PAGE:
Lloyds Banking Group and challenger Virgin Money have banned customers from buying bitcoin and other cryptocurrencies using credit cards, but other big British banks say they currently have no plans to clamp down on the risky assets.
A wave of lenders around the world have placed restrictions on customers using debt to buy digital currencies, including JP Morgan Chase, Bank of America, Capital One and Citigroup. They fear being on the hook for big losses if the cryptocurrency sell-off continues.
A Barclays spokesperson said it was “keeping this matter under close review”. Meanwhile, RBS has no plans currently to change its policy – in spite of its chair, Sir Howard Davies, comparing the bitcoin market to hell from Dante’s Inferno in December.
The Lloyds ban, which comes into effect today across all of the British banking giant's brands, will mean cryptocurrency exchanges are blacklisted by the bank, preventing customers from taking on debt to buy the volatile assets.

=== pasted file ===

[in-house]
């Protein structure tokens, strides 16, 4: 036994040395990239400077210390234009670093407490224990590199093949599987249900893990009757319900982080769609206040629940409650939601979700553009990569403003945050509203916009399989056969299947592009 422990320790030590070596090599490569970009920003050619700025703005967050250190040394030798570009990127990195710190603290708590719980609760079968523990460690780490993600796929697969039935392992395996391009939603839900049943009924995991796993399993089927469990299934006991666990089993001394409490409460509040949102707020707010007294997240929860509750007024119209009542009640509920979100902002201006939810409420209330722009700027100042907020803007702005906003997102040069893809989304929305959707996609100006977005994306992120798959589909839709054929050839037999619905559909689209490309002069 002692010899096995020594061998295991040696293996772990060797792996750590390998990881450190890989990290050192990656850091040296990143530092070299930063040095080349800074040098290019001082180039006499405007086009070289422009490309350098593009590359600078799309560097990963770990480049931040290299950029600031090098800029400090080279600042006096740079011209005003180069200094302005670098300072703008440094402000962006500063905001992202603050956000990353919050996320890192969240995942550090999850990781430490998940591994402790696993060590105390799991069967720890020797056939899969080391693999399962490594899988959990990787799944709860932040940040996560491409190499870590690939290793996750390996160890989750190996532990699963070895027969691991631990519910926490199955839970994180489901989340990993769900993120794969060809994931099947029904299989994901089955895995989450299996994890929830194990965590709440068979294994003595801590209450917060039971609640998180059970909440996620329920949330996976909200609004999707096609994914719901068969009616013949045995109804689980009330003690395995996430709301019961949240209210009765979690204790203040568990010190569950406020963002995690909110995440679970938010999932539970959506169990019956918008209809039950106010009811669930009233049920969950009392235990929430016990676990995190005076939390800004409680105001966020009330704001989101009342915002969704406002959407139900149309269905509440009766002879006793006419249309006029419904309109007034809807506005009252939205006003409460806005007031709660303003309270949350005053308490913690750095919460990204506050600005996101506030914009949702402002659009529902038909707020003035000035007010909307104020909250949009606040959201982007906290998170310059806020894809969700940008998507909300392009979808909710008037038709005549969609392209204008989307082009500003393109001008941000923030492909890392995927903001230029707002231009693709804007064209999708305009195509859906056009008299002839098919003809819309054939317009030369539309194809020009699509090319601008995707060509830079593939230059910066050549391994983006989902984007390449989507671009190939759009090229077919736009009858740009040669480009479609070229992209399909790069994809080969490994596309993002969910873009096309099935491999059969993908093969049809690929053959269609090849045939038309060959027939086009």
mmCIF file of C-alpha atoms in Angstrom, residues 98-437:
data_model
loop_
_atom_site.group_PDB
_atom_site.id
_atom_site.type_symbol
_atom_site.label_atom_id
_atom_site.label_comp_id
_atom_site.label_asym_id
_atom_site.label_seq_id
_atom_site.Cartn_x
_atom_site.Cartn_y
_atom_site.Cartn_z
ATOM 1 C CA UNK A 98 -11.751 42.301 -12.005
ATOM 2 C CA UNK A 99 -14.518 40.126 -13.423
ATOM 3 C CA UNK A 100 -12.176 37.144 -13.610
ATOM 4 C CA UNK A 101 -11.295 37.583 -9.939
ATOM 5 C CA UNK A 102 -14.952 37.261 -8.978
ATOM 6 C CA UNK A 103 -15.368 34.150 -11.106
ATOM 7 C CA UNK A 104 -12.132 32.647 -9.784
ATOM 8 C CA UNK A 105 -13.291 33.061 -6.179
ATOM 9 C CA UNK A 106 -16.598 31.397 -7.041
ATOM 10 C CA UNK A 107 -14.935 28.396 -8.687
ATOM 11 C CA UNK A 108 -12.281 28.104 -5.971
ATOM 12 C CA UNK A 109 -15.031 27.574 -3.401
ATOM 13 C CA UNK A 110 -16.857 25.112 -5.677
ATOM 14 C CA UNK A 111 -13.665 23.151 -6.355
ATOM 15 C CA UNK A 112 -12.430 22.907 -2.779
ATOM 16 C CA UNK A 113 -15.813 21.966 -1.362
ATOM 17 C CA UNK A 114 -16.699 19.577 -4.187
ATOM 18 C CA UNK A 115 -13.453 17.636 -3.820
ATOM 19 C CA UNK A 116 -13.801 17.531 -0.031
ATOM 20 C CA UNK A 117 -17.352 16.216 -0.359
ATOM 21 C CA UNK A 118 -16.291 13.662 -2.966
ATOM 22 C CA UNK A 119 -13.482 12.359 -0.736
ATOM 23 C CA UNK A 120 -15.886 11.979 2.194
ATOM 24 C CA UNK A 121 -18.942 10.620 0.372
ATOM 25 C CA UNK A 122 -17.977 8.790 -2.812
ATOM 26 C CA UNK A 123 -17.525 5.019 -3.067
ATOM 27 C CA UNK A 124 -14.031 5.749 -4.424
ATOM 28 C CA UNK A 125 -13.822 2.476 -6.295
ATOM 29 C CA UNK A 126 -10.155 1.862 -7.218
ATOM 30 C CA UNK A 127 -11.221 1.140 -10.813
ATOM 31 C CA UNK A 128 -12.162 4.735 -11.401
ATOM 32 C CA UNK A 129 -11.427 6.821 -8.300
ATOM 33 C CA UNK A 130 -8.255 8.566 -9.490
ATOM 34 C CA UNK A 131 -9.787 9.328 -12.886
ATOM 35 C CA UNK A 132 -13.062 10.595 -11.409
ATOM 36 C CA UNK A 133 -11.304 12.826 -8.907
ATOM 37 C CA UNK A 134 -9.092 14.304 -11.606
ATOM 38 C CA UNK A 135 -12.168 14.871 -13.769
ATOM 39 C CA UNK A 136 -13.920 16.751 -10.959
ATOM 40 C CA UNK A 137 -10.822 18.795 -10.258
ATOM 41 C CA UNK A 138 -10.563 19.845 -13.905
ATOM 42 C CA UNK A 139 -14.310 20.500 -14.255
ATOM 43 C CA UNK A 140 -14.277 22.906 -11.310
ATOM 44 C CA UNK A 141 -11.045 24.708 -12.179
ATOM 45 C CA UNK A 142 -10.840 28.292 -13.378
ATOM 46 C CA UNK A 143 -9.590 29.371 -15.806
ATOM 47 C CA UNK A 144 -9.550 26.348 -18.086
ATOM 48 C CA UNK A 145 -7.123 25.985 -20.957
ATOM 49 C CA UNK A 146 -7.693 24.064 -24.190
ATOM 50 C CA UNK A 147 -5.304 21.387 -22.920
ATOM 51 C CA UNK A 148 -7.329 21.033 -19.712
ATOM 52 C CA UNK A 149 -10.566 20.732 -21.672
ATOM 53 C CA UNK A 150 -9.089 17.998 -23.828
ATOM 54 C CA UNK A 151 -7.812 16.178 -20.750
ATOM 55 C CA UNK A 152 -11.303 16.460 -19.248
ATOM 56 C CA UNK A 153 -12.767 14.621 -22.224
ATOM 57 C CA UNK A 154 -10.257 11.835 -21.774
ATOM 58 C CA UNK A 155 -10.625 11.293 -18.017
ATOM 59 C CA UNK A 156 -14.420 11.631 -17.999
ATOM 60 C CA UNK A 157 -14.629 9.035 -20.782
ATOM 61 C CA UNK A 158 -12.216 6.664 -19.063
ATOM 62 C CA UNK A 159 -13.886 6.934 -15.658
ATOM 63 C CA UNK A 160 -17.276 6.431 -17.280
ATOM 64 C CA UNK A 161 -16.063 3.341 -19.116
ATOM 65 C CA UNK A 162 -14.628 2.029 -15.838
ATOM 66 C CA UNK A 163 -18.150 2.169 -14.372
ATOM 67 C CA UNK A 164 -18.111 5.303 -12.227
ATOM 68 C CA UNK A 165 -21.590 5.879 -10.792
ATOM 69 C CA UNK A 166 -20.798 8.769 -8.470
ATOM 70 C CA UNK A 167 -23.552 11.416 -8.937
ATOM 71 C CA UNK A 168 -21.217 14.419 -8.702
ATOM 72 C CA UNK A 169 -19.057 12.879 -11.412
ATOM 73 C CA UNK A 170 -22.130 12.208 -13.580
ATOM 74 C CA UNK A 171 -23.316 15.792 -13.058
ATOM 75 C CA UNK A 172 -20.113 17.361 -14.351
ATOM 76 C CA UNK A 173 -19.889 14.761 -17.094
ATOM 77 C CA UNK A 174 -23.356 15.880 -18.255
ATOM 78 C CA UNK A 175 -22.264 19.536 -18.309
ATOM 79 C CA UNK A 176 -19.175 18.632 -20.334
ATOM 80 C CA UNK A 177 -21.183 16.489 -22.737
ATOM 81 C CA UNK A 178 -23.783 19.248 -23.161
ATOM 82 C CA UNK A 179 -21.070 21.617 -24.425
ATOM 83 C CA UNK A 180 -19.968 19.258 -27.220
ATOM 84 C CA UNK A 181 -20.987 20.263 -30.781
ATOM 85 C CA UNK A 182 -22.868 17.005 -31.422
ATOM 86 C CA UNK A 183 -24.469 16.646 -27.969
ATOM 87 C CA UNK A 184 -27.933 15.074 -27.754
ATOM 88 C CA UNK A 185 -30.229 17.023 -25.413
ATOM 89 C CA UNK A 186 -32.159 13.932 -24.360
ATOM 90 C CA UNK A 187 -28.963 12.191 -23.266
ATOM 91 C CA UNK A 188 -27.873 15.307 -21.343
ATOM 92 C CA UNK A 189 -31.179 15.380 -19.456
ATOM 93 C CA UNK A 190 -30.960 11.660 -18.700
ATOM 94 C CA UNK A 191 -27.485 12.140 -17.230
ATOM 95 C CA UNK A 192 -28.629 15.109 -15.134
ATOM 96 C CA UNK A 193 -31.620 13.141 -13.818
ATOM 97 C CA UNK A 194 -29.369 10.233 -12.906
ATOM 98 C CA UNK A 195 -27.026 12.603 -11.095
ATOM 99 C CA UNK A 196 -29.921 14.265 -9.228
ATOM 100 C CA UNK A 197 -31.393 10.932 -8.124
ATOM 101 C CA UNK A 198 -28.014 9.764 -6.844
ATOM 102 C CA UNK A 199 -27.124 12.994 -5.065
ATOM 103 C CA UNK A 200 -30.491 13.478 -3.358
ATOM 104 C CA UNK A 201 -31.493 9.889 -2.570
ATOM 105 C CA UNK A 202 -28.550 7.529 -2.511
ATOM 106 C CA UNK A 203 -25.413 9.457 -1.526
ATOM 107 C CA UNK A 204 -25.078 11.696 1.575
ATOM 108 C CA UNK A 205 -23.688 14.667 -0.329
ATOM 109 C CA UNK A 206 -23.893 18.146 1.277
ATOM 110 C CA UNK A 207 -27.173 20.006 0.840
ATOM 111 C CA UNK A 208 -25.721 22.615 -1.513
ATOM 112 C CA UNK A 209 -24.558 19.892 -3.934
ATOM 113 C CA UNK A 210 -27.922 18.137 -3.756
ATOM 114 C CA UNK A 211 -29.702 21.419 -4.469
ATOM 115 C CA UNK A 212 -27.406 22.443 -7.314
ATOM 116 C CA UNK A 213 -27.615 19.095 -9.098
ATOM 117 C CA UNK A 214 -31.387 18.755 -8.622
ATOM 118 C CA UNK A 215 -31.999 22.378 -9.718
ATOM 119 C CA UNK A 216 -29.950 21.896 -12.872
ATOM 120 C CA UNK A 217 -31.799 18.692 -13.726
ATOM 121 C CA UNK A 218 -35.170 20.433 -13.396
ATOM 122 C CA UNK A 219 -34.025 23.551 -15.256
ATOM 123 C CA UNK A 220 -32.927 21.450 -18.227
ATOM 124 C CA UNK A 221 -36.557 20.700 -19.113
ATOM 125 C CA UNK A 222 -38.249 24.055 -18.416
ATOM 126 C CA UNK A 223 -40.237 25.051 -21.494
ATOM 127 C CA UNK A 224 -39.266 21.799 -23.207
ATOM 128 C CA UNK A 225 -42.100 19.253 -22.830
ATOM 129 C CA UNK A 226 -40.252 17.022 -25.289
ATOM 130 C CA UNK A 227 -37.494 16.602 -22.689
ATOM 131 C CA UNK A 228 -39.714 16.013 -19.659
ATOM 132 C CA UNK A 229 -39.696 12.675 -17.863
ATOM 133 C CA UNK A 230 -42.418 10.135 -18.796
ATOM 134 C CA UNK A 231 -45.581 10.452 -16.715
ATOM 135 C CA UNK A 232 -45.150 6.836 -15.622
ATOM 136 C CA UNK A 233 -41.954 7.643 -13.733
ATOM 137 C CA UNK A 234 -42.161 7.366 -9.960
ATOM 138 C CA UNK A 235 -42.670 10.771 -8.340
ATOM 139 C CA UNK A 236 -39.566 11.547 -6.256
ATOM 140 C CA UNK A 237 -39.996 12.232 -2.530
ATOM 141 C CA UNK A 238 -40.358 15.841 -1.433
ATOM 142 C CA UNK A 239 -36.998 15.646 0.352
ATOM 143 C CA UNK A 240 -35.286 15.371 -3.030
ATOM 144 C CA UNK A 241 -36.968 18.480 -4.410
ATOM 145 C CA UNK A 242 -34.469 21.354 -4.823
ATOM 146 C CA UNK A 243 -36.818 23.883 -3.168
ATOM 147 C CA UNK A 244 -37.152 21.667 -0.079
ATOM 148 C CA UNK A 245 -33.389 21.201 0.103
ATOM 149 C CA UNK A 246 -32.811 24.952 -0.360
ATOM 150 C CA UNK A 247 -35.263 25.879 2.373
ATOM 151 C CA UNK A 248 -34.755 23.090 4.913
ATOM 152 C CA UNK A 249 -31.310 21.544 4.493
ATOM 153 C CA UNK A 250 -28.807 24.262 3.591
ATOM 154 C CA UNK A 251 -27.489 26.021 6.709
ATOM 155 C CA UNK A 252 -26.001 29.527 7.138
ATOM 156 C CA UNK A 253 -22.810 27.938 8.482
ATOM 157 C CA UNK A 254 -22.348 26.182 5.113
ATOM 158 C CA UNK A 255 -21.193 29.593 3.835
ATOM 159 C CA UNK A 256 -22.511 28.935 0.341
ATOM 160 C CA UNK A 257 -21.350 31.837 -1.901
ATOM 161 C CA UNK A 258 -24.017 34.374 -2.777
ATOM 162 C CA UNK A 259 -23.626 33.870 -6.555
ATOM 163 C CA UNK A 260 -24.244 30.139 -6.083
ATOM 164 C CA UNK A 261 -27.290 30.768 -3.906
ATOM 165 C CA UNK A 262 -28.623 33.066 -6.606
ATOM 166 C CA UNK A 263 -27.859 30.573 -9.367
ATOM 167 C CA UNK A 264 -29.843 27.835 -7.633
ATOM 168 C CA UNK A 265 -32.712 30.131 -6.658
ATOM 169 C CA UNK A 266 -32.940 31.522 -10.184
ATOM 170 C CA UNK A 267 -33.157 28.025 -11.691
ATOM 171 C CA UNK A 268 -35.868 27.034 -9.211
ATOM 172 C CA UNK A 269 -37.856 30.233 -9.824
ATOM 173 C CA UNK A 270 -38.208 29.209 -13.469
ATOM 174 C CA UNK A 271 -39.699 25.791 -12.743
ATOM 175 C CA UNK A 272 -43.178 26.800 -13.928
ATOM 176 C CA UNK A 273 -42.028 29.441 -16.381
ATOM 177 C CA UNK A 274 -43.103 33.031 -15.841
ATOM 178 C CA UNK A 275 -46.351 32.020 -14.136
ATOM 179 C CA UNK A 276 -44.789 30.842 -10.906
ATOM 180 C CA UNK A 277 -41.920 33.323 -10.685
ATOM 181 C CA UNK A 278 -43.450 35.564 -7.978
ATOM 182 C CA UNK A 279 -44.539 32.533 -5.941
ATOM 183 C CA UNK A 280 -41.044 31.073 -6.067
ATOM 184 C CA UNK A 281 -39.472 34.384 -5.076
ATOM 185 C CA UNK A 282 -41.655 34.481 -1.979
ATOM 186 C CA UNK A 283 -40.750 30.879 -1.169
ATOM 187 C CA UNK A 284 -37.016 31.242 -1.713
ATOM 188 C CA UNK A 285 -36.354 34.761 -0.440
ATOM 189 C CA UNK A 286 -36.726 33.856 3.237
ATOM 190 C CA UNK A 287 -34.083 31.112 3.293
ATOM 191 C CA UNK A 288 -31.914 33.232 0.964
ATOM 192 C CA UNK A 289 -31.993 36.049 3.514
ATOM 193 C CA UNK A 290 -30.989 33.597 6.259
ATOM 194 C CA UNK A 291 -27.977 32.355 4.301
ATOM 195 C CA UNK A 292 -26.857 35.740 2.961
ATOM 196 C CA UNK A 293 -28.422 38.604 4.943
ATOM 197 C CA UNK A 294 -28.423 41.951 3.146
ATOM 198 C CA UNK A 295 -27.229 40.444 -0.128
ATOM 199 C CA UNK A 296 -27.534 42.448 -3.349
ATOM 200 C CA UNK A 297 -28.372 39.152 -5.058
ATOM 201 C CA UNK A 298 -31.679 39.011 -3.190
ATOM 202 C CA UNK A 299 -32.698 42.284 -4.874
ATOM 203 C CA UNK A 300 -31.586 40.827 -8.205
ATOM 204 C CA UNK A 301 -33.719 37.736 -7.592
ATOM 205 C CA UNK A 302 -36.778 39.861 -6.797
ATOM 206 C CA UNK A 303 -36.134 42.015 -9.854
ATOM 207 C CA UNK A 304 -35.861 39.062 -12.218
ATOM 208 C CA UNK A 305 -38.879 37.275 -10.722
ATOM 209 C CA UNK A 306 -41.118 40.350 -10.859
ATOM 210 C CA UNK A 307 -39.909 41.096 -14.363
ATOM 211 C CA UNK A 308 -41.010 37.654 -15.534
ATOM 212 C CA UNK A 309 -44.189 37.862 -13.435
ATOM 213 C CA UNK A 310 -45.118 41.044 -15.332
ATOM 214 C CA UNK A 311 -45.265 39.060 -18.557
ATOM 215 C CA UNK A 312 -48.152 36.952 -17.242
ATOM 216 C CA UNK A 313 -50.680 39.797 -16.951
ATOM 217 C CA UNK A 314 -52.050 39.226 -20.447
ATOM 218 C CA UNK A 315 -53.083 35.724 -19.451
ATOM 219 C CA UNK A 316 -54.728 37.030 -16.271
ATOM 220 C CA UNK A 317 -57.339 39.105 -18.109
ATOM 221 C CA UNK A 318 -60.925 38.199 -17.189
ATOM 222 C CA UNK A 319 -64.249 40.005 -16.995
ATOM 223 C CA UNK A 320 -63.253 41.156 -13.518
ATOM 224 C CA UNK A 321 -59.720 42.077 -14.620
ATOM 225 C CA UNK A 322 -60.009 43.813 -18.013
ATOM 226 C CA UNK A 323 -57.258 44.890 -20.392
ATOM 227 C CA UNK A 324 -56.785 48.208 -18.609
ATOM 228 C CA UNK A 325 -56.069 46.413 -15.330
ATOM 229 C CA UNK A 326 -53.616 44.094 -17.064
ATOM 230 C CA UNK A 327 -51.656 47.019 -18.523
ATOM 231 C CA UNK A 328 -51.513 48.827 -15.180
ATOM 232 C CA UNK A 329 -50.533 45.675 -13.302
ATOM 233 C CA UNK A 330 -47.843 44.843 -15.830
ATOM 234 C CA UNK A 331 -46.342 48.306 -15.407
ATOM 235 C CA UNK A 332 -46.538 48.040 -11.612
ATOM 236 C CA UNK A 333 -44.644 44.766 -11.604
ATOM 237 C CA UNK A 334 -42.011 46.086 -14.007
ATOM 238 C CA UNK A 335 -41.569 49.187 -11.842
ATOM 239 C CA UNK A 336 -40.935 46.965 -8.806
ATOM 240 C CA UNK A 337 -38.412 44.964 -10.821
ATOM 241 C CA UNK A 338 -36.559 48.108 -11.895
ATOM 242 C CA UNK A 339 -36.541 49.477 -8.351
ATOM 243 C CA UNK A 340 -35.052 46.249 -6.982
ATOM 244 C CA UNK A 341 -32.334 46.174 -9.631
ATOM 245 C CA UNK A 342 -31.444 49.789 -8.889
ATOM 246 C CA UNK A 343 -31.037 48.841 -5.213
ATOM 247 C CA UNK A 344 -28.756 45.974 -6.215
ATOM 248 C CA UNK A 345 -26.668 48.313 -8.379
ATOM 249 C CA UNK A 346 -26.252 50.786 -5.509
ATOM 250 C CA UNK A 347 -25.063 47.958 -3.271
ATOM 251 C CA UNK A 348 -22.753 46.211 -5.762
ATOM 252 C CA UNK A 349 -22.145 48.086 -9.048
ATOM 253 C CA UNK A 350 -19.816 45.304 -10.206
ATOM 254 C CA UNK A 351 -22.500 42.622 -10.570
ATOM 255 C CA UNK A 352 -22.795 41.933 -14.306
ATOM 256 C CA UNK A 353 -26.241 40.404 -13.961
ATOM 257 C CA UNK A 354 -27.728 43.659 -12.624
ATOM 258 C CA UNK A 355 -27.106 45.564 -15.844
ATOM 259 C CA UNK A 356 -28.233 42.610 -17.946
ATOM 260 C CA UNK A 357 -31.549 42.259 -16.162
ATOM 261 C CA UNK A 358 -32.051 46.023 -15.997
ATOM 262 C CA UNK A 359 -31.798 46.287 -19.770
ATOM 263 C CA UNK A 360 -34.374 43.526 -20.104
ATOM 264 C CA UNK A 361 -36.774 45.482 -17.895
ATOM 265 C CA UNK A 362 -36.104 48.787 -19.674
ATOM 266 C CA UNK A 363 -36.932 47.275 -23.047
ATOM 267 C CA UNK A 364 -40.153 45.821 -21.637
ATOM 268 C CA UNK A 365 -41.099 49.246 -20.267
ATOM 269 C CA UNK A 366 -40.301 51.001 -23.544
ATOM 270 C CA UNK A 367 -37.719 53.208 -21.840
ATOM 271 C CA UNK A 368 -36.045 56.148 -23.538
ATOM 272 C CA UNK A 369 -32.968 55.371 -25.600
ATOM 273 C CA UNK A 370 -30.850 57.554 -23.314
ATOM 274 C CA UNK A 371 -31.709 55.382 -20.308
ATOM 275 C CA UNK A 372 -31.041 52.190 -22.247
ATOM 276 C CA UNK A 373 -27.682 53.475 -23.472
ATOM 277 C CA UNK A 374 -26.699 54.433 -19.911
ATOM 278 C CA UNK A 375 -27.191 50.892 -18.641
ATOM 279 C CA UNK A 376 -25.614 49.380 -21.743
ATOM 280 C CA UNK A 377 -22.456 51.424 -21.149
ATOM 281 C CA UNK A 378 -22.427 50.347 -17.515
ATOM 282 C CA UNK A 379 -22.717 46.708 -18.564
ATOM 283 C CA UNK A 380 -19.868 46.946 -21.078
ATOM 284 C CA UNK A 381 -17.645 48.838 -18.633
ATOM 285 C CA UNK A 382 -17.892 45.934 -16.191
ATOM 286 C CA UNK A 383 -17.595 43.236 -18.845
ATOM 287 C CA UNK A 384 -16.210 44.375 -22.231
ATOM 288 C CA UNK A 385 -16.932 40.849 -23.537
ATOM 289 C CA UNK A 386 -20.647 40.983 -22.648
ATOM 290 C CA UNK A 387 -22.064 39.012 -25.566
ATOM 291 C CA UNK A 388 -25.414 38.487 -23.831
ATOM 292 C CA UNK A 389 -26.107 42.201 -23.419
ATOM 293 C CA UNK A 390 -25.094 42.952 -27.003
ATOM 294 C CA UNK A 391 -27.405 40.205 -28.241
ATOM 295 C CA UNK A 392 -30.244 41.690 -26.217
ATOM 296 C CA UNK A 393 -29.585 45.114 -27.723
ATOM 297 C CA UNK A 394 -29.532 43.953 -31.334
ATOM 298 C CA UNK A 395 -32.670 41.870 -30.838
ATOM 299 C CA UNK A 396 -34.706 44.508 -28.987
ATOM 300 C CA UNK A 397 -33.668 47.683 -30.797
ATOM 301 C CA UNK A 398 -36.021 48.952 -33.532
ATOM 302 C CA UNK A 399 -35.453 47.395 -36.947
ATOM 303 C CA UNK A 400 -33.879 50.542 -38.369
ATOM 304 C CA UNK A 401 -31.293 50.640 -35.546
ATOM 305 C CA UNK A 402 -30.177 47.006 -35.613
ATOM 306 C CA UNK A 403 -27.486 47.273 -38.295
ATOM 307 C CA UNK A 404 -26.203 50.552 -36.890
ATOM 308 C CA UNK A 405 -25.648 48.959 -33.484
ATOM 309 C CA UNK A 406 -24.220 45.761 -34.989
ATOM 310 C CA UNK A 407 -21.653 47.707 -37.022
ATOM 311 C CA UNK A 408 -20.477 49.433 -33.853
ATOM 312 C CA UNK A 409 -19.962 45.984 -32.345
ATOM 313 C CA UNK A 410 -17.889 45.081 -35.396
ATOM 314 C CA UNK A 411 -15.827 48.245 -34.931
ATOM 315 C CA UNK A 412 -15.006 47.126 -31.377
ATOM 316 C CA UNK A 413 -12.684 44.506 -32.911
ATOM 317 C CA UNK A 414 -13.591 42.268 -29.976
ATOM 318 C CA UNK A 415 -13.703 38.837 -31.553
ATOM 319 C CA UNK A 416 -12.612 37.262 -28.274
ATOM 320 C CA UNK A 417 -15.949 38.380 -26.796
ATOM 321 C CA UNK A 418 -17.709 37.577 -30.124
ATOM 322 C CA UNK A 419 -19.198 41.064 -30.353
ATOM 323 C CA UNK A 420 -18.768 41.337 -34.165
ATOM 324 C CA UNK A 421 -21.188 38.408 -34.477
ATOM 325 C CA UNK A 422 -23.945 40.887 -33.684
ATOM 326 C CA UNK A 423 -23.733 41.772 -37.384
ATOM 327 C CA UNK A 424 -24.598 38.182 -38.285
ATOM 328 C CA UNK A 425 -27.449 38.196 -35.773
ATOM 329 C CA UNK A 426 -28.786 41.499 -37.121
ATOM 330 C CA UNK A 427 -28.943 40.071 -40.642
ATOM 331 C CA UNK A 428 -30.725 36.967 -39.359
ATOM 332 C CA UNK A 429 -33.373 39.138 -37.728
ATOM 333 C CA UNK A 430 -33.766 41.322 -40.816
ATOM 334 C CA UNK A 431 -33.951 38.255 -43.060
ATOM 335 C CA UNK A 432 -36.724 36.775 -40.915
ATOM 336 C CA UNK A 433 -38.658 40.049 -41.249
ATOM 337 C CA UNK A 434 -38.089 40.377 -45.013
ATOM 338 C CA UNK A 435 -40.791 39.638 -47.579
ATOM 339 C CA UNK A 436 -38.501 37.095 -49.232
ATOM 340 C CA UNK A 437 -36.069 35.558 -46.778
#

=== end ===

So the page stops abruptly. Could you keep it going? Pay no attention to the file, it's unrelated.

A Lloyds spokesperson said: “Across Lloyds Bank, Bank of Scotland, Halifax and MBNA, we do not accept credit card transactions involving the purchase of cryptocurrencies.”
The ban will not cover debit card transactions, but will prevent customers from using credit to speculate on the price of cryptocurrencies amid fears the bubble may be bursting.
A spokesperson for debt charity Step Change said the group welcomes “the focus on how using personal credit for investments can cause debt problems.
“It’s right that banks are looking out for high-risk purchases which could cause consumer detriment should things go wrong, especially considering the fact that credit cards are not a product designed to be used for such risky investments,” the spokesperson said.
The ban comes as holders of bitcoin and other digital assets continue to suffer steep declines. The US dollar value of bitcoin alone has fallen by more than 13 per cent in the last 24 hours, according to the OnchainFX website, while other major cryptocurrencies have also suffered steeper losses.
At the time of writing the price of bitcoin had fallen to below $7,500, having been valued at more than $9,000 as recently as Sunday morning. However, one-year returns for bitcoin speculators are still above 600 per cent, despite the massive decline from the pre-Christmas high nearing $20,000 per coin.